One of the more remarkable figures in Virginia history made a surprise appearance this weekend in the letters section of the New York Times Book Review. Writing about the legacy of Reconstruction (in response to an earlier review about the Colfax massacre), Stanford professor Carl Degler cites William Mahone and the case of Virginia. In particular, he notes “the spirit of revolutionary Reconstruction” as exhibited by “the establishment, from 1880 to 1883, of the black and white Readjuster government” in the state.
The Readjusters, led by William Mahone, a Confederate major general who had accepted Appomattox, transformed Virginia both politically and socially. They developed mental hospitals separately for blacks and whites, as well as public schools. They abolished whipping posts and the poll tax, lowered taxes for farmers of both races and enabled blacks as well as whites to serve on juries, work in state offices and serve as policemen and prison guards. As happened in Reconstruction, the Readjusters were defeated by vicious and fraudulent appeals to white superemacy [this one time the typo belongs to the Times –Ed.], ending in the Danville riot in 1883.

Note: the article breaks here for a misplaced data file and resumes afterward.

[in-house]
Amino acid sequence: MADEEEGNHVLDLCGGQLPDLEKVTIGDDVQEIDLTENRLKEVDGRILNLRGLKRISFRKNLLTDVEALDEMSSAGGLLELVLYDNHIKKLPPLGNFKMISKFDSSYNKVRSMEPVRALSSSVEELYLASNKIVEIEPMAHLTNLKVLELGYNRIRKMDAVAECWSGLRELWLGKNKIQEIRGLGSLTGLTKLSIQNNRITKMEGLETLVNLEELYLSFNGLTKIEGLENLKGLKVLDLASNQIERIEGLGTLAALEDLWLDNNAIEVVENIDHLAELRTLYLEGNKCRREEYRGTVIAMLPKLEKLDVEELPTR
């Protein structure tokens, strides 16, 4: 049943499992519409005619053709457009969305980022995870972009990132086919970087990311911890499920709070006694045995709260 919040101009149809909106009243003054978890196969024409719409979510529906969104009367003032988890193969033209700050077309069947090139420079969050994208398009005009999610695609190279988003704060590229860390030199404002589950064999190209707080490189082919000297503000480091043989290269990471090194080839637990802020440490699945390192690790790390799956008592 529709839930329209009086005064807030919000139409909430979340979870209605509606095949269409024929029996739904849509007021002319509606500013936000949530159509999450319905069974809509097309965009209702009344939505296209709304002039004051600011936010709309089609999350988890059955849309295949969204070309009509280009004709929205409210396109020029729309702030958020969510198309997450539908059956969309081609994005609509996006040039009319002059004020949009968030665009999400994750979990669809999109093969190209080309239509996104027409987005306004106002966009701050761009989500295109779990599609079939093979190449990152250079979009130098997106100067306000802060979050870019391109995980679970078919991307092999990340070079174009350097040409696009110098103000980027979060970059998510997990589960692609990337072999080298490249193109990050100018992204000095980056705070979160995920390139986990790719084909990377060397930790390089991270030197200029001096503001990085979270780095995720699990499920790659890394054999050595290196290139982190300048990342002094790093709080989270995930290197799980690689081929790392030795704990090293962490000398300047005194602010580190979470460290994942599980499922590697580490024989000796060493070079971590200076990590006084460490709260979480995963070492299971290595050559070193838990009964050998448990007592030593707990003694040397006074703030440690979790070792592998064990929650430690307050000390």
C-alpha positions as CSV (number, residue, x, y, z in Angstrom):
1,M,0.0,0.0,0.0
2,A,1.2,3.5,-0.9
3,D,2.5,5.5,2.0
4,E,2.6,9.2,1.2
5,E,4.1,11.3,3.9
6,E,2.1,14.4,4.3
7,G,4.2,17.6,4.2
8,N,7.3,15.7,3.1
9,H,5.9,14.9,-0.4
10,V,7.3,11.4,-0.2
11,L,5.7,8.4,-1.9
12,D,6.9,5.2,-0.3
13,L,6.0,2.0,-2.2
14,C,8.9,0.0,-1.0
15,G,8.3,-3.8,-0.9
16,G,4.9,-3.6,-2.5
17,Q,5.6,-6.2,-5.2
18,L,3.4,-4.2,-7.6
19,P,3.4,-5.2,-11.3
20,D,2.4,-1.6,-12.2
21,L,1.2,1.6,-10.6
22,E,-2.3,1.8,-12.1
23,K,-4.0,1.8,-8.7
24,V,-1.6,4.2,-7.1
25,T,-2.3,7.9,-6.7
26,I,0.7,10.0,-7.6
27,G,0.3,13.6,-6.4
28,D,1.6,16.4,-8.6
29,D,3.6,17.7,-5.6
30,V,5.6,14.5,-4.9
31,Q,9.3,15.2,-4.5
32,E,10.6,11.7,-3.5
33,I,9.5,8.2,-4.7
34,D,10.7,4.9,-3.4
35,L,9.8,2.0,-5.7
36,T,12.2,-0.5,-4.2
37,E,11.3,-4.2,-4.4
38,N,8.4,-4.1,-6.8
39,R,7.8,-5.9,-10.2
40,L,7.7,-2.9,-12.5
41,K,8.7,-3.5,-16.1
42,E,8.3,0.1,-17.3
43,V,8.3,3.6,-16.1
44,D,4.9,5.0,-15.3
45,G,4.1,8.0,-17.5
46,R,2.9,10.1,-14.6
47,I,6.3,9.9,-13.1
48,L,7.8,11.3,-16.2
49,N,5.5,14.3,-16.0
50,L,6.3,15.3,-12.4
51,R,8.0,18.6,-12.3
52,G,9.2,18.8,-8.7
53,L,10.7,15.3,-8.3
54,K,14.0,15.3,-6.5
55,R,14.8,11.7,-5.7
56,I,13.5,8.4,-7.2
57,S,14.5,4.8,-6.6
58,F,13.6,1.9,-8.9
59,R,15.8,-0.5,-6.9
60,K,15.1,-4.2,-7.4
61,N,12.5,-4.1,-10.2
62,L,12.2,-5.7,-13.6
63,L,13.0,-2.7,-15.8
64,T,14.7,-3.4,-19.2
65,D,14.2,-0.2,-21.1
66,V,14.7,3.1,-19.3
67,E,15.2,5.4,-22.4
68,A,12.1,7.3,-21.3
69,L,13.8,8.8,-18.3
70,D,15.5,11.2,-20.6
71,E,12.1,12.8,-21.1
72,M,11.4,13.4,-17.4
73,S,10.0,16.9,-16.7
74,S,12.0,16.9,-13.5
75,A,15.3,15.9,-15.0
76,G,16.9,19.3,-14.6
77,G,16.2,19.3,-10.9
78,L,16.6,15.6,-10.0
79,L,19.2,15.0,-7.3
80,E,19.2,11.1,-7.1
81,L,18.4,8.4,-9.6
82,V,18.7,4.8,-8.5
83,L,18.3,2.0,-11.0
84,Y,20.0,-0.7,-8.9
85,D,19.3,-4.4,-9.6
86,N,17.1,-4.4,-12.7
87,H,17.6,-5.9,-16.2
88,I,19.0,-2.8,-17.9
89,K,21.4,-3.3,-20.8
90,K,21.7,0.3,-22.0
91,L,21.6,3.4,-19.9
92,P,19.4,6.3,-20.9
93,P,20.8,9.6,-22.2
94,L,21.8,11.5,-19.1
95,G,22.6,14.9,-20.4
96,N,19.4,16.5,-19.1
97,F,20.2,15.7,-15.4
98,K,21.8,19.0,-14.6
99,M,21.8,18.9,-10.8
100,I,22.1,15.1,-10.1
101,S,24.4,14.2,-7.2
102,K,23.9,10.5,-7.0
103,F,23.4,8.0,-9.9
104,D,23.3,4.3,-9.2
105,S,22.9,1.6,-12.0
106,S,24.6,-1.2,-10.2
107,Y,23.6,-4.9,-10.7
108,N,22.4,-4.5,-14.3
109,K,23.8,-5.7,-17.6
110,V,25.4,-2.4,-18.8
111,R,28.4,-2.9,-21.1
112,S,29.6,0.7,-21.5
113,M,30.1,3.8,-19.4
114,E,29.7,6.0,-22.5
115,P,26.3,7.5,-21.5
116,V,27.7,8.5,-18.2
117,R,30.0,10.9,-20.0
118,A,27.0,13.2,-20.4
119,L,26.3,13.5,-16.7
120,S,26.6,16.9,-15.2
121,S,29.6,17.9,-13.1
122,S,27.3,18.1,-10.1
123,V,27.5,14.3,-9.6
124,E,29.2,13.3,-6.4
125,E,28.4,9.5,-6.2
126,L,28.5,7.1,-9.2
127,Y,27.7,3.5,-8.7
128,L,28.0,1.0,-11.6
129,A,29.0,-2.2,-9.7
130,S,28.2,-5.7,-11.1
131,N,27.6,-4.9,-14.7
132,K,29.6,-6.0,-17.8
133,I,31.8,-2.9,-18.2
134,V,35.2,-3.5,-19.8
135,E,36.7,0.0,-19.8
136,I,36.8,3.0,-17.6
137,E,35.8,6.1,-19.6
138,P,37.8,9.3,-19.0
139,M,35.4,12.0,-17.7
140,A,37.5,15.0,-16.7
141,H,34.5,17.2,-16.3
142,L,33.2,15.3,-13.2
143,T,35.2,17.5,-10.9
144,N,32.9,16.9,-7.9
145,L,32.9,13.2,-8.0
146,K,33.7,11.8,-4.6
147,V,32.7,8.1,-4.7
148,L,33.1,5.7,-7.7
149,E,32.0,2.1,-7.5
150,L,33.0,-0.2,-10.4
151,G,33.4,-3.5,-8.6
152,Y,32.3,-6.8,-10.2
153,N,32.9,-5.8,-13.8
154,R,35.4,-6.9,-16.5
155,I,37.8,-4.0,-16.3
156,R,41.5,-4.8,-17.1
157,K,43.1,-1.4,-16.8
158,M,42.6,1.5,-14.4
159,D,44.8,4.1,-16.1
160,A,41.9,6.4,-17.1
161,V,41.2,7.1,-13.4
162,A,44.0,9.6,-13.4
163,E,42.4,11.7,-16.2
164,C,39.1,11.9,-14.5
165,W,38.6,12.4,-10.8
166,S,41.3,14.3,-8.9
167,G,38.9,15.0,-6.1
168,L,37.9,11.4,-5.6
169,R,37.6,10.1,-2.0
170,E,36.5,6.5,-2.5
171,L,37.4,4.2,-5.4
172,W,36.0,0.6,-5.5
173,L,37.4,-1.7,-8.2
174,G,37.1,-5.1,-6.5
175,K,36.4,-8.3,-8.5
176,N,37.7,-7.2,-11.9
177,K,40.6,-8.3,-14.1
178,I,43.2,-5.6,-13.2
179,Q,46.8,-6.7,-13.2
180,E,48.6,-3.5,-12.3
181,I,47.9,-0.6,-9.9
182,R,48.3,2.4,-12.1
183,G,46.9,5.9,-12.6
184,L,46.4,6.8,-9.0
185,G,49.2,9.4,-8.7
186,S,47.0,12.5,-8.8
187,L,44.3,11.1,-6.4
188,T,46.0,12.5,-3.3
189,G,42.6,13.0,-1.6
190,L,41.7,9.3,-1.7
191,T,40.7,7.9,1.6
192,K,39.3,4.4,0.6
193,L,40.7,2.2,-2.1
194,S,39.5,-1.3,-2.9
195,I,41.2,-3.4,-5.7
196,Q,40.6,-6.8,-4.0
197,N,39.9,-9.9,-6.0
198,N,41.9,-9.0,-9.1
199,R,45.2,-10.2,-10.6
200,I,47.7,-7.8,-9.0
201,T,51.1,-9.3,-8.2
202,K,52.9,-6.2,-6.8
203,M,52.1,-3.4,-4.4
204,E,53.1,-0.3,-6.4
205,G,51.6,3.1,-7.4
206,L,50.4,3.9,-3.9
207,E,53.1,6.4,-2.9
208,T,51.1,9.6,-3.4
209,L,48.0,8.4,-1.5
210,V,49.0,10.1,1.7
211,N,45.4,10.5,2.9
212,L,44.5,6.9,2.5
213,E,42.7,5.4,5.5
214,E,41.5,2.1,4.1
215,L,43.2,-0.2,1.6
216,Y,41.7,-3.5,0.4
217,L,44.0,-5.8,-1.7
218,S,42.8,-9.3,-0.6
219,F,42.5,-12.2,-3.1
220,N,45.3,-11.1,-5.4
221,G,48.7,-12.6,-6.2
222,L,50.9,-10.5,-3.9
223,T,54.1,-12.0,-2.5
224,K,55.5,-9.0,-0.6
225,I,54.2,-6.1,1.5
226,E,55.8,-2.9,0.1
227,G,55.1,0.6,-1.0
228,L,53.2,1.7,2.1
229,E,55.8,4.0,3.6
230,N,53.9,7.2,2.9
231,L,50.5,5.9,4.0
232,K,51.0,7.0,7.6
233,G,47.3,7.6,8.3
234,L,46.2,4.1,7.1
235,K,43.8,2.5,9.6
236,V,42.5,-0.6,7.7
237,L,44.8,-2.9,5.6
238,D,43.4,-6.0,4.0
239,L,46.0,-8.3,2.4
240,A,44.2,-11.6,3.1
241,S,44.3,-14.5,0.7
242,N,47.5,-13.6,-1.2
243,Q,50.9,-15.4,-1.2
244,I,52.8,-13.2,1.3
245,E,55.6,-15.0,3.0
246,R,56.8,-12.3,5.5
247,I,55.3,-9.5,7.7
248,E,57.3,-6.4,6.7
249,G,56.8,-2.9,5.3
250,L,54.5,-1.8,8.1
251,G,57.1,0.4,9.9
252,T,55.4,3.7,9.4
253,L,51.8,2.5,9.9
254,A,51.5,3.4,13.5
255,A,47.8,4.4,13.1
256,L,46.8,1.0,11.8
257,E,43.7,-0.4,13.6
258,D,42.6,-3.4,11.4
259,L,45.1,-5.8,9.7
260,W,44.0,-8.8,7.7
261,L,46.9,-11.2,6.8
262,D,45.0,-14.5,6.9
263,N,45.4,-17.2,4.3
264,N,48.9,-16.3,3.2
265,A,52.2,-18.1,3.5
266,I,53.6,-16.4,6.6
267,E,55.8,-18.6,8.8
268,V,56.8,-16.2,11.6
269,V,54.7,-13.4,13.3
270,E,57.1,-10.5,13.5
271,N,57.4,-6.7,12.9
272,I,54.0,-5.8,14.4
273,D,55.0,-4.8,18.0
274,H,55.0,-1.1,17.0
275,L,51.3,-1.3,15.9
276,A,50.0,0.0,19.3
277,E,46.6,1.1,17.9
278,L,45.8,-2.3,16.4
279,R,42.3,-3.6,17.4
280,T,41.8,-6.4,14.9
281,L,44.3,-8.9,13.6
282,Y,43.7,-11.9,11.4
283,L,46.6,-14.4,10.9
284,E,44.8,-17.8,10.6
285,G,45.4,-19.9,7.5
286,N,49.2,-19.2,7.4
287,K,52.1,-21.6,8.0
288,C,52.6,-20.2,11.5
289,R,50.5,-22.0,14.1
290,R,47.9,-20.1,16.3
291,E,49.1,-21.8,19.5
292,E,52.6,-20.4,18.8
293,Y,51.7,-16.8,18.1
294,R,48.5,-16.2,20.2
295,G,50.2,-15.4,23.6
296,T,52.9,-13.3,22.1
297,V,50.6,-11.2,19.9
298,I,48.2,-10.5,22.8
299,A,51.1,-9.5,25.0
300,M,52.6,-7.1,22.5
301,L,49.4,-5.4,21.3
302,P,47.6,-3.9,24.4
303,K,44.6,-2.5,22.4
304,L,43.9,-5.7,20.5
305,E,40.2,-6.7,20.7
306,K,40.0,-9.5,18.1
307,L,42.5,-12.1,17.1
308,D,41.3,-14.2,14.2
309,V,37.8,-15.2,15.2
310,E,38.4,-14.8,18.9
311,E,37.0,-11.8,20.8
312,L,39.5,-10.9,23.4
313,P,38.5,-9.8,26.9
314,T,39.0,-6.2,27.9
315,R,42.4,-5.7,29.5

Mahone is certainly one of the more fascinating figures of the Civil War and Reconstruction period in Virginia, and it’s outrageous that there’s no biography of him. Kevin Levin, who is working on Encyclopedia Virginia’s Mahone entry, insists that he would write one, but for one, rather high hurdle.